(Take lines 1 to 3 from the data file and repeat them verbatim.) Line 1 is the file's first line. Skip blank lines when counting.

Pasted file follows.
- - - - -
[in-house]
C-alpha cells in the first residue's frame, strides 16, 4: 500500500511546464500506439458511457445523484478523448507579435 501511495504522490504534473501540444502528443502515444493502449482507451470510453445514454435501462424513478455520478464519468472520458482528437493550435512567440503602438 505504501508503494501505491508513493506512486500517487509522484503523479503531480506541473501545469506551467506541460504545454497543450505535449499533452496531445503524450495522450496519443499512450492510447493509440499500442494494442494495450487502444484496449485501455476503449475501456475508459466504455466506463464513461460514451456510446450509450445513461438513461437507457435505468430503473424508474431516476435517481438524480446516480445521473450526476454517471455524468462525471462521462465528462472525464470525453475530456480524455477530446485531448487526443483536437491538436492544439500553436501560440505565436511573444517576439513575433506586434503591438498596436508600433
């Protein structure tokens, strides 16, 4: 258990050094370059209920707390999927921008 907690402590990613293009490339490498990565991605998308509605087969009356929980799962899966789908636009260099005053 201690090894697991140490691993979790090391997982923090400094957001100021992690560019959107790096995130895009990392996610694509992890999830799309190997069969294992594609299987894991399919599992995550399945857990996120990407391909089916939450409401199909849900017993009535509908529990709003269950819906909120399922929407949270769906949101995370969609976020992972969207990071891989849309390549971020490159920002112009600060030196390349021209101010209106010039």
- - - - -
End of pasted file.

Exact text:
[in-house]
C-alpha cells in the first residue's frame, strides 16, 4: 500500500511546464500506439458511457445523484478523448507579435 501511495504522490504534473501540444502528443502515444493502449482507451470510453445514454435501462424513478455520478464519468472520458482528437493550435512567440503602438 505504501508503494501505491508513493506512486500517487509522484503523479503531480506541473501545469506551467506541460504545454497543450505535449499533452496531445503524450495522450496519443499512450492510447493509440499500442494494442494495450487502444484496449485501455476503449475501456475508459466504455466506463464513461460514451456510446450509450445513461438513461437507457435505468430503473424508474431516476435517481438524480446516480445521473450526476454517471455524468462525471462521462465528462472525464470525453475530456480524455477530446485531448487526443483536437491538436492544439500553436501560440505565436511573444517576439513575433506586434503591438498596436508600433
């Protein structure tokens, strides 16, 4: 258990050094370059209920707390999927921008 907690402590990613293009490339490498990565991605998308509605087969009356929980799962899966789908636009260099005053 201690090894697991140490691993979790090391997982923090400094957001100021992690560019959107790096995130895009990392996610694509992890999830799309190997069969294992594609299987894991399919599992995550399945857990996120990407391909089916939450409401199909849900017993009535509908529990709003269950819906909120399922929407949270769906949101995370969609976020992972969207990071891989849309390549971020490159920002112009600060030196390349021209101010209106010039």